15 March 2013

Plumbing and Me

Welcome back. I knew something had to happen. After all, it is my new home. When this started long ago, I thought it was just bad luck. I learned it’s much more. It’s hard to believe, but I have a plumbing curse.

It’s not like electricity, which I fear and find unfathomable. Plumbing doesn’t frighten me. I mean you can look at it and know what’s supposed to happen--water in, water out. For me, though, the water often comes out when and where it’s supposed to stay in. Or it doesn’t go anywhere. Or, to really test me, it goes everywhere.

Early Encounters

You may recall an earlier blog post, House Sound Check, in which I blamed dripping valves and faucets as well as a kitchen geyser on the house hating me. That attribution was true, yet the overriding cause was the curse.

In that same post, I also wrote about the basement of another house flooding whenever rain was forecast. When the Roto-Rooter serviceman tried unsuccessfully to snake the basement drain, he concluded that we had a clogged French drain (gravel rather than a pipe). He recommended a sump pump.

If that were the end of it, I too would scoff at the idea of a curse. (I know you’re scoffing.) The first rainfall after a sump pump was installed, other areas of the basement flooded. Although we added a second sump pump, it was always touch and go.

I’ll skip over a failed shower drain seal, faucet leaks and the usual plumbing problems homeowners deal with, albeit less frequently than I did. I’ll even bypass our son’s scissors episode, which required a fiber optic probe of the toilet drain. Fast forward to our recent move.

Plumbing for House Sale

The house we left has three and a half bathrooms, each of which had well-functioning though visibly well-used faucets. In my spruce-up- the-house-before sale spree, I thought, Why not replace the faucets?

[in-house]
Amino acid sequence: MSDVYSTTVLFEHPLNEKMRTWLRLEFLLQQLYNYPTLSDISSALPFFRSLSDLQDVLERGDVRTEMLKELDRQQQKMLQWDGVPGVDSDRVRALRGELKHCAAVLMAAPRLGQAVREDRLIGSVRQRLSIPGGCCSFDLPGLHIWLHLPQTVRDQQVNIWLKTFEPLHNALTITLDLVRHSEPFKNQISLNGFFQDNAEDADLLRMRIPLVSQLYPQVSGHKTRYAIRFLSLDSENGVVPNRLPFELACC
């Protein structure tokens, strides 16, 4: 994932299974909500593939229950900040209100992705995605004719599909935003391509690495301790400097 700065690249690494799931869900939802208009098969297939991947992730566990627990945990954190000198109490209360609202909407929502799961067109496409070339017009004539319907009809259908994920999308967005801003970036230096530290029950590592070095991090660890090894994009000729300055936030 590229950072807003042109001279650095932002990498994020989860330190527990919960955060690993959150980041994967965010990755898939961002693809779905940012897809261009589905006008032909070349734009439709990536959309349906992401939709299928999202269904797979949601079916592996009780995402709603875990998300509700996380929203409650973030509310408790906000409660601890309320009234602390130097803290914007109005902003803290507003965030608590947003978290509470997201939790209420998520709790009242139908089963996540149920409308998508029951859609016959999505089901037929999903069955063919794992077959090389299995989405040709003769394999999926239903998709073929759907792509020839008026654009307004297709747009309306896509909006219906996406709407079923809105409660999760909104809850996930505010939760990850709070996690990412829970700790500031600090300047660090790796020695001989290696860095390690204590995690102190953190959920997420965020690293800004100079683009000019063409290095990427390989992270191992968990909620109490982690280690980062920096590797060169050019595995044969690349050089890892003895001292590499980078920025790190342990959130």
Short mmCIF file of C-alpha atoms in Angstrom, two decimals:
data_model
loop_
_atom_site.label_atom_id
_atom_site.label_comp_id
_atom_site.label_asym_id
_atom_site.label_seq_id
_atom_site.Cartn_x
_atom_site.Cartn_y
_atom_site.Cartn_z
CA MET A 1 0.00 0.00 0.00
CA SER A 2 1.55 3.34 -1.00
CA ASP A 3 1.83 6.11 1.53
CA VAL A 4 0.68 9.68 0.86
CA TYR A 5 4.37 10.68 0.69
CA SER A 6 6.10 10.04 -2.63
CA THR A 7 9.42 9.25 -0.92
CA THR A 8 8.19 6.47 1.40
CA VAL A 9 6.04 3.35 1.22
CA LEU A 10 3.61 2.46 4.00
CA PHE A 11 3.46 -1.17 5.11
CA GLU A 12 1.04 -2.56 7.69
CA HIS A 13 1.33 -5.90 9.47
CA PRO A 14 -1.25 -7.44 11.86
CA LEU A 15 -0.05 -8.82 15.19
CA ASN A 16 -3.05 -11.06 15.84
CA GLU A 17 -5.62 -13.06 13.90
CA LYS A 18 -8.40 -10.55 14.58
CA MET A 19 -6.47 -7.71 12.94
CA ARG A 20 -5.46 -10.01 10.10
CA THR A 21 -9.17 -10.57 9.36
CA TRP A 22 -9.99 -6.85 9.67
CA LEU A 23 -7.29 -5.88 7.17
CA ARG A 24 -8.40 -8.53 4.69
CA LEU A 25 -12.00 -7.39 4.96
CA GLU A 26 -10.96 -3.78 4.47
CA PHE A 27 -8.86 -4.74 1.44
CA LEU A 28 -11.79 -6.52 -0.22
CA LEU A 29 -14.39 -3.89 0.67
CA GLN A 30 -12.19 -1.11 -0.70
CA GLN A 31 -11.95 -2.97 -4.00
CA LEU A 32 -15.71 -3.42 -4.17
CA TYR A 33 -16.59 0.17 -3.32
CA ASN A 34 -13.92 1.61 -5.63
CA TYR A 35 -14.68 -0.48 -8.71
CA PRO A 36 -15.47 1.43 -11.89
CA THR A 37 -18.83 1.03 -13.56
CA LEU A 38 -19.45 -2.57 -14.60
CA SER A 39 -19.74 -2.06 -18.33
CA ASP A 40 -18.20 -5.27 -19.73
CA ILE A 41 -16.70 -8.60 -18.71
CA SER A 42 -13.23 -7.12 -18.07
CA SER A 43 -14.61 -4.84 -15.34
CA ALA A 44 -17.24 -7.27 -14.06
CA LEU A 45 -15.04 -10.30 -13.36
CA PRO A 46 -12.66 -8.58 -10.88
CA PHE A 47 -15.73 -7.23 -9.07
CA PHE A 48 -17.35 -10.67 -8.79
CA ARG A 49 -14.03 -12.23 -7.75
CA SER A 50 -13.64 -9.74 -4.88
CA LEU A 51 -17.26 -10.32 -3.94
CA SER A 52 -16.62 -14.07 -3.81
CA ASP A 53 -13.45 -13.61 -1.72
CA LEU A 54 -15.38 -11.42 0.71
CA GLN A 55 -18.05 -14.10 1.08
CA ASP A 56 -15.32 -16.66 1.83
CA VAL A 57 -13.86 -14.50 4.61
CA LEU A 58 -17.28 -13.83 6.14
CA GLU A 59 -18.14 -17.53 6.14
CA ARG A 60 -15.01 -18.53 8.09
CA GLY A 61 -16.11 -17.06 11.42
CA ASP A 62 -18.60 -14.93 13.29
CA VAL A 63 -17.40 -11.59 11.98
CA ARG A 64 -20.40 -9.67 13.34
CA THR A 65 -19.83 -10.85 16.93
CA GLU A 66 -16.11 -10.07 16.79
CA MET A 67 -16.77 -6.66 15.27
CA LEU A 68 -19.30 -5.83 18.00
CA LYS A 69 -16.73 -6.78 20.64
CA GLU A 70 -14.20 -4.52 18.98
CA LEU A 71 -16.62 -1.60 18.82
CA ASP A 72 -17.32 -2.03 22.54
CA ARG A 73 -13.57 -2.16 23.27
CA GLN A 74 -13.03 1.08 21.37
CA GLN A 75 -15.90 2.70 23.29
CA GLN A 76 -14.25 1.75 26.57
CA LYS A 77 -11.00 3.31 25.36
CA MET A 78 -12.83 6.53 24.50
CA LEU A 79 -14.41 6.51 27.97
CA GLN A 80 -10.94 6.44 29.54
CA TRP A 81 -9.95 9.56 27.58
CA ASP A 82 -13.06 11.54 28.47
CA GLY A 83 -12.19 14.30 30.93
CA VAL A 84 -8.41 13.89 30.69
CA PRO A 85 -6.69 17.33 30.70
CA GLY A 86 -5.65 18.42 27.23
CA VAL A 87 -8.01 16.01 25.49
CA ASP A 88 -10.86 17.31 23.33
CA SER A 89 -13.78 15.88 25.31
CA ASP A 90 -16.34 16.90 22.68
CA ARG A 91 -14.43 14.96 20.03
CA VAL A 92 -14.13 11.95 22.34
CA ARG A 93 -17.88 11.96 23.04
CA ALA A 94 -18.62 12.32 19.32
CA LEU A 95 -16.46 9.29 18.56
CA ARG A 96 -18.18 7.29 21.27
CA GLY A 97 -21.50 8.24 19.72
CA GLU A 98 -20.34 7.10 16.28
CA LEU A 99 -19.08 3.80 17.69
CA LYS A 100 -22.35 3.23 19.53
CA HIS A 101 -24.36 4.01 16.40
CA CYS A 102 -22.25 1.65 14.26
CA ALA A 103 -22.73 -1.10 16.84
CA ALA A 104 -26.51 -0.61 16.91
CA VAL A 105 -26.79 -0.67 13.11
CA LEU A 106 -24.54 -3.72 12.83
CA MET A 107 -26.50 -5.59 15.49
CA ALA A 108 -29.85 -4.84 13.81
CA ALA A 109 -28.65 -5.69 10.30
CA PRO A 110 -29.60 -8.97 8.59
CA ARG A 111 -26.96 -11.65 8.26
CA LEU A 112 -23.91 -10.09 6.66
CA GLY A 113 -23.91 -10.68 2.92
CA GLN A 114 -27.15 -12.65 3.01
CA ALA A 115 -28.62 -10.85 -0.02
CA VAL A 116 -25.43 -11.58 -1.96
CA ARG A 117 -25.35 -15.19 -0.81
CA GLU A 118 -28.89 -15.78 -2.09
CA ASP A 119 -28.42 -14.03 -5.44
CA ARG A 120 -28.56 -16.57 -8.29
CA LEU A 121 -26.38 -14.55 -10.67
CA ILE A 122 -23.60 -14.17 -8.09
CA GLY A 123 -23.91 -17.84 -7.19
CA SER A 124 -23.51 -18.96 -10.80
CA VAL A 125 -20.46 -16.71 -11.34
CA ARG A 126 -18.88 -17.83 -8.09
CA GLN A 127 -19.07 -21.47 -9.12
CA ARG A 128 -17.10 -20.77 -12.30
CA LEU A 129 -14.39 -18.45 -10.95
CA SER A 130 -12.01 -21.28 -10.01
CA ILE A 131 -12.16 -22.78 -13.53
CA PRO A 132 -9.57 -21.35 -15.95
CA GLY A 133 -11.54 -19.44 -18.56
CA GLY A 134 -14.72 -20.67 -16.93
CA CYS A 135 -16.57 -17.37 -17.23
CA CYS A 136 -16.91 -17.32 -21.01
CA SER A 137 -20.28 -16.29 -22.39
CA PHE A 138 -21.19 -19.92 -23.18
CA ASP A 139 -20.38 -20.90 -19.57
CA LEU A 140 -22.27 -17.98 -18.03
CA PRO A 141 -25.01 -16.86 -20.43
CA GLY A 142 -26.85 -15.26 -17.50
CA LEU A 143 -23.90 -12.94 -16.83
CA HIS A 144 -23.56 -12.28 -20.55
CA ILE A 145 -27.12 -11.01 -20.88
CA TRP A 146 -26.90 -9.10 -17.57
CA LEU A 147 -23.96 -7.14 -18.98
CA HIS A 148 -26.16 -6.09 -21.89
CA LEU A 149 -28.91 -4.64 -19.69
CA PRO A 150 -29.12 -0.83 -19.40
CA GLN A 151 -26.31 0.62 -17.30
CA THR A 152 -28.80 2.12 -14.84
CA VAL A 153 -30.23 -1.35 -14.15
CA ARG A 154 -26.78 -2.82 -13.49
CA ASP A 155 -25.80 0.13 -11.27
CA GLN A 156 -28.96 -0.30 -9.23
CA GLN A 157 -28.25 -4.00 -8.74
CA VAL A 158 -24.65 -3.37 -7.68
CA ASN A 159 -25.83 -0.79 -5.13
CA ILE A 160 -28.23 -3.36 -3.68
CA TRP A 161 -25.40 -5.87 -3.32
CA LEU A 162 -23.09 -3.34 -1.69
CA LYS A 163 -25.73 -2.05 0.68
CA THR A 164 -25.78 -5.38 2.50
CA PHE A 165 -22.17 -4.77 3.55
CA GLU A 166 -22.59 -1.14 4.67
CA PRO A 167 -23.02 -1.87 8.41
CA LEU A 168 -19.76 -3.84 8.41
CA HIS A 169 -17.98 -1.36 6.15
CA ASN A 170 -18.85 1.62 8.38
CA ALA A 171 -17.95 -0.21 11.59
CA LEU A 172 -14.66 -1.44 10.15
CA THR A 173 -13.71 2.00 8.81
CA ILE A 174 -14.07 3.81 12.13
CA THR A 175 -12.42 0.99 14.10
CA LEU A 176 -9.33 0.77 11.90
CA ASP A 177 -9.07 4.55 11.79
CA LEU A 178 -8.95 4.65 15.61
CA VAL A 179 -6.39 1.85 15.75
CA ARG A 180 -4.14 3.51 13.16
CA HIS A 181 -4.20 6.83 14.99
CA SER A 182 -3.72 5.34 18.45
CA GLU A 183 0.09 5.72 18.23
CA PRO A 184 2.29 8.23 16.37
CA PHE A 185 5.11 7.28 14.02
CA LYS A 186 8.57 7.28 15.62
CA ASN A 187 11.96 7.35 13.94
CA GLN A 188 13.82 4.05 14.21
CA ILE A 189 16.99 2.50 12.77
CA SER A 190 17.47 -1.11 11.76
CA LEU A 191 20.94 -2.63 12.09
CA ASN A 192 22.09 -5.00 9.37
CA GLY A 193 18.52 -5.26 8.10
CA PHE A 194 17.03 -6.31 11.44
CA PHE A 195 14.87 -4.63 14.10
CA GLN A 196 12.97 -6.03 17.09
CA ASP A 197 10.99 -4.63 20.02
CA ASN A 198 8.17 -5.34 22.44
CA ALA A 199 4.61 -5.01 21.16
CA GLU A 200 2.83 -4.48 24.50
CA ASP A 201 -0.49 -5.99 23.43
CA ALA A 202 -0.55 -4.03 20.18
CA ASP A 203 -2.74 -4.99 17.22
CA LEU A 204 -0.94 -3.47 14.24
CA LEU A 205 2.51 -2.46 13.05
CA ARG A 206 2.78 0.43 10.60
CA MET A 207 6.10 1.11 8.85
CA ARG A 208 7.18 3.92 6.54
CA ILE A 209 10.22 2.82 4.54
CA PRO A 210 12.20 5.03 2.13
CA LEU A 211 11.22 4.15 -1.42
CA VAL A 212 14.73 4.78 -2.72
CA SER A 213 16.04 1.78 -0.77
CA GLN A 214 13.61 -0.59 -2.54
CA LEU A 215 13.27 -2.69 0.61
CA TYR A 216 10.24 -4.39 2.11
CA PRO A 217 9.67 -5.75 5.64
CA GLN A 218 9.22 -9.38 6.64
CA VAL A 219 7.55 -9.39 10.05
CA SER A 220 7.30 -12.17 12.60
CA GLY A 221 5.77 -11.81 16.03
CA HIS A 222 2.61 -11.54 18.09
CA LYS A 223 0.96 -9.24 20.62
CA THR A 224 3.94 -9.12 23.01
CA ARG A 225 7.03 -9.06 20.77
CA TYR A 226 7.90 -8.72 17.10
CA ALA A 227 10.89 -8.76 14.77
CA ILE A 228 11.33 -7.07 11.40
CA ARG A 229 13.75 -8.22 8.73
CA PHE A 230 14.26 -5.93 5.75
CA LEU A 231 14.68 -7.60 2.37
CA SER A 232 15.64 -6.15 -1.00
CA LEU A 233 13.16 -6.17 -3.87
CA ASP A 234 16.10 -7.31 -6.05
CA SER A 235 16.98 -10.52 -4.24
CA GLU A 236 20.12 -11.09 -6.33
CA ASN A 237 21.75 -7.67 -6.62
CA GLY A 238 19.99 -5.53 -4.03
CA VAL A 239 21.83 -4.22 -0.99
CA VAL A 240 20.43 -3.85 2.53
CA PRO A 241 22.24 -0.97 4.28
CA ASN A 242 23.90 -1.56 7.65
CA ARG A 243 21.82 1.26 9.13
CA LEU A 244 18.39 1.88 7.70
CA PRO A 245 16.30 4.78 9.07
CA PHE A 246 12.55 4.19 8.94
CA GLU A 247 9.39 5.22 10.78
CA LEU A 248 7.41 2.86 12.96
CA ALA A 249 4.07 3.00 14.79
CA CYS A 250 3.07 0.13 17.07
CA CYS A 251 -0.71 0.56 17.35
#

Hearing no negative response, I scheduled a highly recommended plumber who suggested that I buy the faucets myself. Searching online, I found excellent faucets with solid brass bottoms, and I bought four units.

In his 30 years of installing faucets, the plumber had never encountered a faucet base too short to reach through the counter tops to connect with the locknuts--the curse.

My New Home

This brings me to our Wisconsin garage apartment, built as a barn well over 100 years ago. Though I accepted that our faucets must be connected with plumbing somewhere, I would not have had the close encounter if Vicki hadn’t mentioned an old clothes washer and dryer downstairs, whose slightly overflowing floor drain Nelson had checked.

Pipes in the first floor “laundry room.”
I had never met Nelson but she assured me that he understands these old structures and their plumbing and electrical systems.

If it weren’t for the windows, the “laundry” room could pass for the boiler room of the old ship, where the crusty engineer vows, “I don’t know how, Captain, but I’ll get it going.” Rusted pipes, dials, large tanks, gurgling drain… it’s all there, along with large farm equipment and the hardtop of an old convertible.

The clothes washer has no control for load size or water temperature (as if I needed controls); and though the drain overflowed, it was mainly soap suds. The dryer has lots of controls and it worked fine.

Wrap Up

Transferring the laundered clothes to a basket, I was brought back to reality. I noticed dripping from the ceiling. Once I had narrowed the source of the leak to a toilet, I relaxed. I felt wanted but protected. “Yes, Curse, I’m here!” I shouted. “But so is Nelson.”

Thanks for stopping by.

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